"It's almost negligent we haven't done something about this before," says Dr. Campbell, who was named the first Canadian Chair in Hypertension Prevention and Control by a group including the Canadian Institutes of Health Research in 2006.

Hypertension already costs the health-care system $430-million a year, and experts say that number will grow exponentially if something isn't done about the extraordinary amounts of sodium consumed by children across Canada.

ROCK OF AGES

Salt has been a cornerstone of human civilization for thousands of years, helping empires expand, cities prosper and leaders crush their rivals. Before the dawn of refrigeration, salting was the best way to preserve meat, making it one of the world's most valuable commodities.

Salt isn't necessary to preserve meat these days. But the modern reality of two-income families and hectic schedules means that few parents now use fresh ingredients exclusively or make all meals from scratch. Packaged snacks, canned food and pre-made or frozen meals loaded with salt are now a normal part of family life. And so is the appetite for candy and junk food loaded with salt, sugar and fat.

Unknown to many Canadians, that has allowed sodium to creep into our diets at astonishing levels.

Research suggests that salt is addictive, making it very difficult to reduce consumption. It seems no coincidence, then, that many food companies use it as an inexpensive way to enhance flavour. Not all high-sodium products taste like it, usually because salt is masked by other ingredients such as sugar, herbs or spices.

Kids demand French fries, pizza, chips, hot dogs and candy, and their exhausted, time-pressed or indulgent parents hand it over. They may try to limit it, but the reality is that many kids eat too much junk. That fact is largely responsible for the childhood-obesity epidemic that has sparked widespread demand for junk-food advertising bans and physical-education reform.

Yet the average Canadian is less aware of the beating that high amounts of salt can inflict on the body, making it harder for the heart to pump blood and demanding extra work from the kidneys.

And it's not just in junk food. Many foods promoted as healthy because they are low in fat, sugar and calories (such as canned vegetables and beans, lean cold cuts, whole-grain breads, fat-free salad dressings and ready-made soups) contain far more sodium than most people suspect.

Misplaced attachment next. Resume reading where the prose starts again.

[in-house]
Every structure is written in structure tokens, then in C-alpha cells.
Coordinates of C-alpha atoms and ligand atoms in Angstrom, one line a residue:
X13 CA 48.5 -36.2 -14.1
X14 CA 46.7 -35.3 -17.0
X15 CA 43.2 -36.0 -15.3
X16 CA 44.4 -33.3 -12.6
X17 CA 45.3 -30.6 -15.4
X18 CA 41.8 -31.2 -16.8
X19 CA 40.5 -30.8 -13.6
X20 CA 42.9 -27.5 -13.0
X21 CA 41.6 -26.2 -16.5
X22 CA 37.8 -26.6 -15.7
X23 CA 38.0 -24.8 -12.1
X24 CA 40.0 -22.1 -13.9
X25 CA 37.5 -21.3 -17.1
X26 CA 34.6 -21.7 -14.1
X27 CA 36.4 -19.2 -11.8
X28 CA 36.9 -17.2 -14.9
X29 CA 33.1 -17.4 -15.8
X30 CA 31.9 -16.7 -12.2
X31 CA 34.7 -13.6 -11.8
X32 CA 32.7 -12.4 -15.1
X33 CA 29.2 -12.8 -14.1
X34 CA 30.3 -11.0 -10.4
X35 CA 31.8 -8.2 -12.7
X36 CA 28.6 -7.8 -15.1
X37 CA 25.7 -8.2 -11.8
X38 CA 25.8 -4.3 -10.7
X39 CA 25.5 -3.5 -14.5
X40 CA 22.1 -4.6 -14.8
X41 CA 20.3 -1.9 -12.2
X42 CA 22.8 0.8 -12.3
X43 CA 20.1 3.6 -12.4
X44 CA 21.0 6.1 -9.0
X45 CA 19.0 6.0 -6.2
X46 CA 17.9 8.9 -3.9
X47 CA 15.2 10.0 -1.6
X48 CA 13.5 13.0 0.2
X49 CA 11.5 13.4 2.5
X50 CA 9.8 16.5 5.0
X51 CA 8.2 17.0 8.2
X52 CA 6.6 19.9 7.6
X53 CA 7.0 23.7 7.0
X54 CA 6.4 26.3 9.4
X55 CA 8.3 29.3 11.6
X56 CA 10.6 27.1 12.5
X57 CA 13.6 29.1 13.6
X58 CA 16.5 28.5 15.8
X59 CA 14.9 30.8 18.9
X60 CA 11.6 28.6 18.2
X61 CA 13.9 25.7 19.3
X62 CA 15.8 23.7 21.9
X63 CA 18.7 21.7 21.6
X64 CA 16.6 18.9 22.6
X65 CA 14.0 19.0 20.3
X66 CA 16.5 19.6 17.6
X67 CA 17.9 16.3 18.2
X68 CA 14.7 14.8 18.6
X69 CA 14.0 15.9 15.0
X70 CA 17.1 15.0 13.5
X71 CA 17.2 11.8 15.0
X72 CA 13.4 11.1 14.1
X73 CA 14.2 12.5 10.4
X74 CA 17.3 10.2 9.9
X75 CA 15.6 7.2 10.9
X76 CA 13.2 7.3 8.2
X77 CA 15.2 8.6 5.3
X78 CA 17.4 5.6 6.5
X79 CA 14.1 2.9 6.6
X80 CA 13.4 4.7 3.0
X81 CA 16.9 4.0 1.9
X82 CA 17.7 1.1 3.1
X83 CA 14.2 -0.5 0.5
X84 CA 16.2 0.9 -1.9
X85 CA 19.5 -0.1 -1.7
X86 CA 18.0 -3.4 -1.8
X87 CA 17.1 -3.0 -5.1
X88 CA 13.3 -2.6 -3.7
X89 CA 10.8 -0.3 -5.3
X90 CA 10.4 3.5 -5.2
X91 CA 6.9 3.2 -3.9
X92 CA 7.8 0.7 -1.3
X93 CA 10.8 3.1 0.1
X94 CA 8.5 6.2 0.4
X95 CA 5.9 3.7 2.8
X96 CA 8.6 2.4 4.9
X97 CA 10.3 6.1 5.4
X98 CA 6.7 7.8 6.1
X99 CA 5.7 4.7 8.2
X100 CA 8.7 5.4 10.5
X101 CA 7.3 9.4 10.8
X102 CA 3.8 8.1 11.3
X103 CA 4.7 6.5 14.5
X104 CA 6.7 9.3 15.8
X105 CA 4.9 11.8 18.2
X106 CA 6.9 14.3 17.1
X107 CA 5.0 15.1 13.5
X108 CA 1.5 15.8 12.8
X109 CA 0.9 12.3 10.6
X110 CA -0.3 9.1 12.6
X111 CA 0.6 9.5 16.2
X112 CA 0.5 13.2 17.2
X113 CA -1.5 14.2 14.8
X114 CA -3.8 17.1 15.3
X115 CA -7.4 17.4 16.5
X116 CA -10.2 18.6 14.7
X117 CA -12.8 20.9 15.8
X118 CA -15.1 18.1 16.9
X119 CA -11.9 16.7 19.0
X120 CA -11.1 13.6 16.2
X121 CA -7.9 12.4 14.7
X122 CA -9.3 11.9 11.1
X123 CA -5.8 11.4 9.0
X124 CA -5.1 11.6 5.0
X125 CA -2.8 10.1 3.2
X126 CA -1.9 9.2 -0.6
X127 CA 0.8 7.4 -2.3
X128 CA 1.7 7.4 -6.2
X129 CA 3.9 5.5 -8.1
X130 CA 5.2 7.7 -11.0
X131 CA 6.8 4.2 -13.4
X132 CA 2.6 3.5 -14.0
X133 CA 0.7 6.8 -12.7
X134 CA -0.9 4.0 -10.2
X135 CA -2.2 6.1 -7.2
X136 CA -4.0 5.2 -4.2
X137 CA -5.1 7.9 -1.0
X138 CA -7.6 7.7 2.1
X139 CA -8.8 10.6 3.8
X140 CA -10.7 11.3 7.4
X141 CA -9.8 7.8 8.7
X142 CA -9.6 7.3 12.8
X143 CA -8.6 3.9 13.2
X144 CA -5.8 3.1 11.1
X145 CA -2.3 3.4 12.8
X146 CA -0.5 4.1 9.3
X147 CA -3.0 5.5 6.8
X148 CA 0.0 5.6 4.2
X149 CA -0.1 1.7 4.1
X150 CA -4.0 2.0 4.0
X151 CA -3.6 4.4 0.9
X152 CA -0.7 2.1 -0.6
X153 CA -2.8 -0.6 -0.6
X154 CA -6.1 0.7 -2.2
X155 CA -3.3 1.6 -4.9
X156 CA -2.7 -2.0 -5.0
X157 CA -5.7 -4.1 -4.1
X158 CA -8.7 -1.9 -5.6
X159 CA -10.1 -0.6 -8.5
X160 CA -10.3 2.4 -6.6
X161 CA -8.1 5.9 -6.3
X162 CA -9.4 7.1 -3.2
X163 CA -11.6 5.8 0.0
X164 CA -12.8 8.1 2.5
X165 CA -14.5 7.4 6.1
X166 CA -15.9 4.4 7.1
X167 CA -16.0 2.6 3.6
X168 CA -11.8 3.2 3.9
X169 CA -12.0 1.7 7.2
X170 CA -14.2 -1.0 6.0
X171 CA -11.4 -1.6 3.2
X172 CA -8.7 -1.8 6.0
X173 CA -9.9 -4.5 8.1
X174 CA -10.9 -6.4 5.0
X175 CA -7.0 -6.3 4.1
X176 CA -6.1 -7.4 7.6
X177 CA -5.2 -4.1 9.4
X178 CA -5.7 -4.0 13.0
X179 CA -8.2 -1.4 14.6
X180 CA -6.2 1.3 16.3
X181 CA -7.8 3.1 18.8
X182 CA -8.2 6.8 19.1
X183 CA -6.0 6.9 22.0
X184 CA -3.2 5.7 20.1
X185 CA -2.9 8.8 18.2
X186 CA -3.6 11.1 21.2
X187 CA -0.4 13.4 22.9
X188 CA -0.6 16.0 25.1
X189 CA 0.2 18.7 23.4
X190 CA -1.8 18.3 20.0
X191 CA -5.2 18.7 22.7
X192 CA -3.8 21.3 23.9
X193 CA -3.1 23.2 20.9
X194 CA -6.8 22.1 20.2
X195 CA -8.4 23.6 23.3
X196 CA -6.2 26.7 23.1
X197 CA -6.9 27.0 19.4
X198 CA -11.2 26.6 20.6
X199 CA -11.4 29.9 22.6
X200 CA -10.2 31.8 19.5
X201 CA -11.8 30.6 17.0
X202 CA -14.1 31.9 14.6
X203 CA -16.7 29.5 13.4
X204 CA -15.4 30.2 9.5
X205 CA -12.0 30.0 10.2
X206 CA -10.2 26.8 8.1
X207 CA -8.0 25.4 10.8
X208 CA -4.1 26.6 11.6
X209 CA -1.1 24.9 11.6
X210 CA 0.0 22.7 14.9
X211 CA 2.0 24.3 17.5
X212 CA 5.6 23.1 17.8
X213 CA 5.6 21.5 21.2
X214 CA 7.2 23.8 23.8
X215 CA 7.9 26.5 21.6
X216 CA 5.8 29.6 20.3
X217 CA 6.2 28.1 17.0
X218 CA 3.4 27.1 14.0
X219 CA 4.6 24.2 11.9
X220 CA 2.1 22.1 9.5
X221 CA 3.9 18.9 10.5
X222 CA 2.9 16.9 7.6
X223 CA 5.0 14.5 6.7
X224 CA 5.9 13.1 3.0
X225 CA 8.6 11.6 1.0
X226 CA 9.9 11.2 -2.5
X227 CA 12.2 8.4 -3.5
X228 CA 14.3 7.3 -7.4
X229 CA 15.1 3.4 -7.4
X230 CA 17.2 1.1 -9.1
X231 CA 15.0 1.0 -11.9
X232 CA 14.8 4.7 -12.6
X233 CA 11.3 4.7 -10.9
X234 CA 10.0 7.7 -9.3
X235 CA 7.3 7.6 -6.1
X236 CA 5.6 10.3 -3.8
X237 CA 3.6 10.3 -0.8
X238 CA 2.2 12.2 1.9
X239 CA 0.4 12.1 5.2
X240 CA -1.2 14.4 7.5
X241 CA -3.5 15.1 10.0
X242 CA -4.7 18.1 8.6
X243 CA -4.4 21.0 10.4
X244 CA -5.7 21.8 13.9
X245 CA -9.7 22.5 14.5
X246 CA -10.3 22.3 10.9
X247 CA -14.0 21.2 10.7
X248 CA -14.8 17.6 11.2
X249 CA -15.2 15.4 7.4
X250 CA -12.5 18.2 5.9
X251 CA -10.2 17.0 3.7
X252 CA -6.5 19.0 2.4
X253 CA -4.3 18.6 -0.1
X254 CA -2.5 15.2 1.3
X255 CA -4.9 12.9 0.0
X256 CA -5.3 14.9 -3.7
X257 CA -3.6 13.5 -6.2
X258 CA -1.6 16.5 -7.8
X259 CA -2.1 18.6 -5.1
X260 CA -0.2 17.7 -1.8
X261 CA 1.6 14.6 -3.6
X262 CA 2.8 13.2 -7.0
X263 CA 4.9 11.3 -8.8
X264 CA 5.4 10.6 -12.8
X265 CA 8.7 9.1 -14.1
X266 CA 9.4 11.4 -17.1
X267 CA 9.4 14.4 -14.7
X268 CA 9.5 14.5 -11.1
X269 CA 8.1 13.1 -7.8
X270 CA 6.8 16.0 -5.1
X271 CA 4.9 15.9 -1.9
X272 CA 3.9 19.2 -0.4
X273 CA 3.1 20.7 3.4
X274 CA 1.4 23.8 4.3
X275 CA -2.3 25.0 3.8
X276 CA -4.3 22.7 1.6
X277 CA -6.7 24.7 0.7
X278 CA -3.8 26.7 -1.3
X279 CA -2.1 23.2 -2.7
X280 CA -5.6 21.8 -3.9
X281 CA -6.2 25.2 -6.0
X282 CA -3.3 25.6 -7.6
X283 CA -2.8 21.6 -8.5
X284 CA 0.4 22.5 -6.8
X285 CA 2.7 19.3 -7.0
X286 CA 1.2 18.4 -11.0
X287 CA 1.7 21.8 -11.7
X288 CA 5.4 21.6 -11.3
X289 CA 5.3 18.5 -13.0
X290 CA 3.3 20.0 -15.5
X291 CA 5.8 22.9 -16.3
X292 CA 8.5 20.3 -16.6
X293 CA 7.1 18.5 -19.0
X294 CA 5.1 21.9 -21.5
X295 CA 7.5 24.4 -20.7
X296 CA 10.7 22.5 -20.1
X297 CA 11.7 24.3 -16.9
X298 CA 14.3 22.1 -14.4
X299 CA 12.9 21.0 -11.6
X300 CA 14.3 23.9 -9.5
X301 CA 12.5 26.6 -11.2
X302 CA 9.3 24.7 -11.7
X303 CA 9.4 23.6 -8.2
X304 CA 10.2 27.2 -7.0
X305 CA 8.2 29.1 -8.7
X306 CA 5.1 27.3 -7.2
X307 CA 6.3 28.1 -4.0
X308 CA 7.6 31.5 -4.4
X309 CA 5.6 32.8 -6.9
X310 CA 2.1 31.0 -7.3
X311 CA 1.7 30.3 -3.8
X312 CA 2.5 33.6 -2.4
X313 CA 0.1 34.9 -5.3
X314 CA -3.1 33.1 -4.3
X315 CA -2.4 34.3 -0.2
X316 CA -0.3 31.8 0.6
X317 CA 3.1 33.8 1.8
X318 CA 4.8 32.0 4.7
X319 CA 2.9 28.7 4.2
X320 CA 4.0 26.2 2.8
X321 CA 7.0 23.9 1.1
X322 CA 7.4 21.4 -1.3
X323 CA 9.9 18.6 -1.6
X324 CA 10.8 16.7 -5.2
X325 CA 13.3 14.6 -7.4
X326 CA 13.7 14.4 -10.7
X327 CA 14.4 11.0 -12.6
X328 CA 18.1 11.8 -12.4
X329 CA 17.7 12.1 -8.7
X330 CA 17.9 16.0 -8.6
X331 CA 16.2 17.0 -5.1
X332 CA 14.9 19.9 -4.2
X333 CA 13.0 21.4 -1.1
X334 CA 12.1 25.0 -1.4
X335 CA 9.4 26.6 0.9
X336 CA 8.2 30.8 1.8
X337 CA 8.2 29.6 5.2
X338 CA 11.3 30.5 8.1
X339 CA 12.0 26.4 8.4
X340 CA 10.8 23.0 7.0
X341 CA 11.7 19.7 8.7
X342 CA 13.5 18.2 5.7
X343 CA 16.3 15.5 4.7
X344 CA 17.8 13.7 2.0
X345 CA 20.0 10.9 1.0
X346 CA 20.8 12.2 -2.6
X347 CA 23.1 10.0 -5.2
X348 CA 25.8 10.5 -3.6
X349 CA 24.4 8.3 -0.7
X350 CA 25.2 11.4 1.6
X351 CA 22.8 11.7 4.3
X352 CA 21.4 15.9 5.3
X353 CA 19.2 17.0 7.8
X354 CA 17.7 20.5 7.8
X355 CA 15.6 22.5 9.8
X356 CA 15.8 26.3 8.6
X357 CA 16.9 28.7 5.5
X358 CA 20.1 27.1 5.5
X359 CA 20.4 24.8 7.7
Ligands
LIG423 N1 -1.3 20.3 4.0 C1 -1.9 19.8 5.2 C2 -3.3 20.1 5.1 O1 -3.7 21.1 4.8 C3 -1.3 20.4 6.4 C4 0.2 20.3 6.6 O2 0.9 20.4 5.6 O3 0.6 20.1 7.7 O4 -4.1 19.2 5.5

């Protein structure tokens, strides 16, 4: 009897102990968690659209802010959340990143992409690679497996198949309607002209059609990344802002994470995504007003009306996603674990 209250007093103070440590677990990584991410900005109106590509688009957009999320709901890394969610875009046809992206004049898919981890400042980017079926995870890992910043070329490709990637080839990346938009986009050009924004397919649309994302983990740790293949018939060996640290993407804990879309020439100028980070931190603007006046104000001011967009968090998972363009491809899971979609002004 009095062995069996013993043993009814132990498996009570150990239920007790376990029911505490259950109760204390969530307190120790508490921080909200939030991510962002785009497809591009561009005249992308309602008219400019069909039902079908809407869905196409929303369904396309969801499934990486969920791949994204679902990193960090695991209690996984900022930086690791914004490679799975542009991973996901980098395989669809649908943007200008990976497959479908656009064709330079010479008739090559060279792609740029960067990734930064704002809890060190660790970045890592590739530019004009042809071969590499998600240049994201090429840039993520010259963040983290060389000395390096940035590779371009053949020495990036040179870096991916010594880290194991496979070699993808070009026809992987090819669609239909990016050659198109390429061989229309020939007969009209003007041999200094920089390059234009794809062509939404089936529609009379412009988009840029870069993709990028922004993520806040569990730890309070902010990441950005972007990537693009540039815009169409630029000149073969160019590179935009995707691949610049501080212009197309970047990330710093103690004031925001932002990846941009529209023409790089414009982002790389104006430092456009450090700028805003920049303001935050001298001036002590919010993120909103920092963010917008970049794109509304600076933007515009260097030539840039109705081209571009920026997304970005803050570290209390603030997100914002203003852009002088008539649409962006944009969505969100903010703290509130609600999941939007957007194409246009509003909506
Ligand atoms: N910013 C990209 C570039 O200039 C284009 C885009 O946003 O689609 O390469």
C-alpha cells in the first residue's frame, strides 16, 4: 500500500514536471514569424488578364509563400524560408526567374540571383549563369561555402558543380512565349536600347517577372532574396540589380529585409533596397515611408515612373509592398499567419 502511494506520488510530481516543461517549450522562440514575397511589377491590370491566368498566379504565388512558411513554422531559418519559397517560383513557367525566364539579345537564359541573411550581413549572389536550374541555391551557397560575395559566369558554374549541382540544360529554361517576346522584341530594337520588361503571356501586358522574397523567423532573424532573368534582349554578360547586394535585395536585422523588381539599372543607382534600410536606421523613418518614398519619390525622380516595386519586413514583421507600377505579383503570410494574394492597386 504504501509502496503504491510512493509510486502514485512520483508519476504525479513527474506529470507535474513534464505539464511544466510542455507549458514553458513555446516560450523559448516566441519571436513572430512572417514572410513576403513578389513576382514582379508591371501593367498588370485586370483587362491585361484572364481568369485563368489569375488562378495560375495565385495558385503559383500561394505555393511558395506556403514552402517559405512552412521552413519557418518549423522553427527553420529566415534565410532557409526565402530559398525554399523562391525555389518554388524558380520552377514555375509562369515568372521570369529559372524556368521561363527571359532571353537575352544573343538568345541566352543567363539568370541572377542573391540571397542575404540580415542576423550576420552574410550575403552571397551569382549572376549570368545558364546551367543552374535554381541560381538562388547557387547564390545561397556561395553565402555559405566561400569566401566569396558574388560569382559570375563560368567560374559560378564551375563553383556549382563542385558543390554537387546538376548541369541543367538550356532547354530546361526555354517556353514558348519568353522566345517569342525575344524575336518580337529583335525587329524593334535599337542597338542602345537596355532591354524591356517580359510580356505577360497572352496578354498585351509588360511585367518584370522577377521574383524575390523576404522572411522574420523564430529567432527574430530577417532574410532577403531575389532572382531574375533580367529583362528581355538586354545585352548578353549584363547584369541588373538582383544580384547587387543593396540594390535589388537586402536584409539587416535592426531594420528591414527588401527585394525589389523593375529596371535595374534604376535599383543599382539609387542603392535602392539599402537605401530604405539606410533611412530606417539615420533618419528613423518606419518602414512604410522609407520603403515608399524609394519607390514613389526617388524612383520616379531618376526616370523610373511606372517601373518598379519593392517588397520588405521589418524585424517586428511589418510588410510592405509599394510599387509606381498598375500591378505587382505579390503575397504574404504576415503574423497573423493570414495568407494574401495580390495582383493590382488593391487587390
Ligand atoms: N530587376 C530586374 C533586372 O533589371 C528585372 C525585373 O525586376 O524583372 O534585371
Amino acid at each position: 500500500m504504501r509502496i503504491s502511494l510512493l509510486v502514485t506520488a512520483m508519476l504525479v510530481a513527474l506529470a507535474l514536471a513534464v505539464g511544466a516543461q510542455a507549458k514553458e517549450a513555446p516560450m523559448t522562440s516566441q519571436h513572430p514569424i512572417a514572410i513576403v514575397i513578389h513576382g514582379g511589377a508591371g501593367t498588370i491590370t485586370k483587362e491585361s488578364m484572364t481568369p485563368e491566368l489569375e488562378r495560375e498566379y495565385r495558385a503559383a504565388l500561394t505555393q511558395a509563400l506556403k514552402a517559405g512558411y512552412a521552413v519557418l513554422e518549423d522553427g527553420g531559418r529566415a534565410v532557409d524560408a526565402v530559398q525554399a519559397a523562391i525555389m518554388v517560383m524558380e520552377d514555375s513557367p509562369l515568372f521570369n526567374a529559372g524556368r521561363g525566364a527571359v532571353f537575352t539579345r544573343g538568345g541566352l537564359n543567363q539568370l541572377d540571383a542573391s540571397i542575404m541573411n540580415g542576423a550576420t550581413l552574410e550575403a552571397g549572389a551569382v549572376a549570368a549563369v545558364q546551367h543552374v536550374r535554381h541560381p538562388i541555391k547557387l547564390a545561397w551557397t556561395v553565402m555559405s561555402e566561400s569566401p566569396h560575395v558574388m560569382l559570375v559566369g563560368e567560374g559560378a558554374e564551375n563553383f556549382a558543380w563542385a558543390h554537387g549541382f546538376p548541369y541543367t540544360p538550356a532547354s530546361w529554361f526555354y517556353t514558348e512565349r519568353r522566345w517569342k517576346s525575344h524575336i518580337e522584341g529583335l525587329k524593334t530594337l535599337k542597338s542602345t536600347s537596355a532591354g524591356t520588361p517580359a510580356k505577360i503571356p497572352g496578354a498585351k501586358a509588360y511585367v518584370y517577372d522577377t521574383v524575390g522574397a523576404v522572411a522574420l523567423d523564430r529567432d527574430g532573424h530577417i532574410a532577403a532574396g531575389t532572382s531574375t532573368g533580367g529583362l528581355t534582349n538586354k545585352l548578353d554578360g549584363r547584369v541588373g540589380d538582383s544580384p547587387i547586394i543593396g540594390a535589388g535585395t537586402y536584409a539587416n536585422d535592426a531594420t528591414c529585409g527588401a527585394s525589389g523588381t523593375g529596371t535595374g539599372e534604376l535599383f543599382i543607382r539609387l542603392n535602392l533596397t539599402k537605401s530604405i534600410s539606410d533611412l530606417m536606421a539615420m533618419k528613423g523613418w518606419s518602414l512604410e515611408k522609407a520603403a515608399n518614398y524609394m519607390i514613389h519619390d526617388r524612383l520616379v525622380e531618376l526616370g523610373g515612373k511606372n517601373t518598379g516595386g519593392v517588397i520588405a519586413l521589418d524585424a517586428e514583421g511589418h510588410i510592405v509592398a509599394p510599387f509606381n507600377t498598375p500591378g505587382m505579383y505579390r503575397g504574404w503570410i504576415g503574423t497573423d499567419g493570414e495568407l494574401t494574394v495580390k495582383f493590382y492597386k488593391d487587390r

Indeed, as the market for low-fat, calorie-wise and sugarless food products has exploded over the past few decades, the salt levels in many of these items have crept up, perhaps partly in compensation.

Studies have also found links between childhood obesity and high-sodium diets - children who eat more salt also drink more liquids, often turning to sugary pop and juice.

It's not yet clear how rampant hypertension is becoming among children. Family physicians often don't test for it, meaning that many children may have high blood pressure and not know it. In fact, it's estimated that almost half of adults with the condition are unaware of it.

As health problems common to adults begin to emerge more frequently in children, the medical community has also grappled to understand what constitutes a dangerous blood-pressure reading in a child, whose body is much different from an adult's.

Few people know why sodium should be a top priority on the public-health agenda better than Sheldon Tobe, a researcher in hypertension and kidney disease at Toronto's Sunnybrook Health Sciences Centre who has spent the past few years as a spokesman on the subject for the Heart and Stroke Foundation of Canada. "Now is the time to really work on cutting back on salt in society," he insists.!

GETTING THE WORD OUT

But is anybody listening? For years, Canadians have heard that fat, sugar and high calories are the culprits in rising obesity and spikes in childhood diabetes. Unfortunately, the message was so well received that many parents consider only fat and sugar, not salt, before tossing a product in their shopping carts.

Now, as health advocates try to focus the same attention on sodium, parents are feeling unsure what is left to feed their kids that will not harm their health down the road.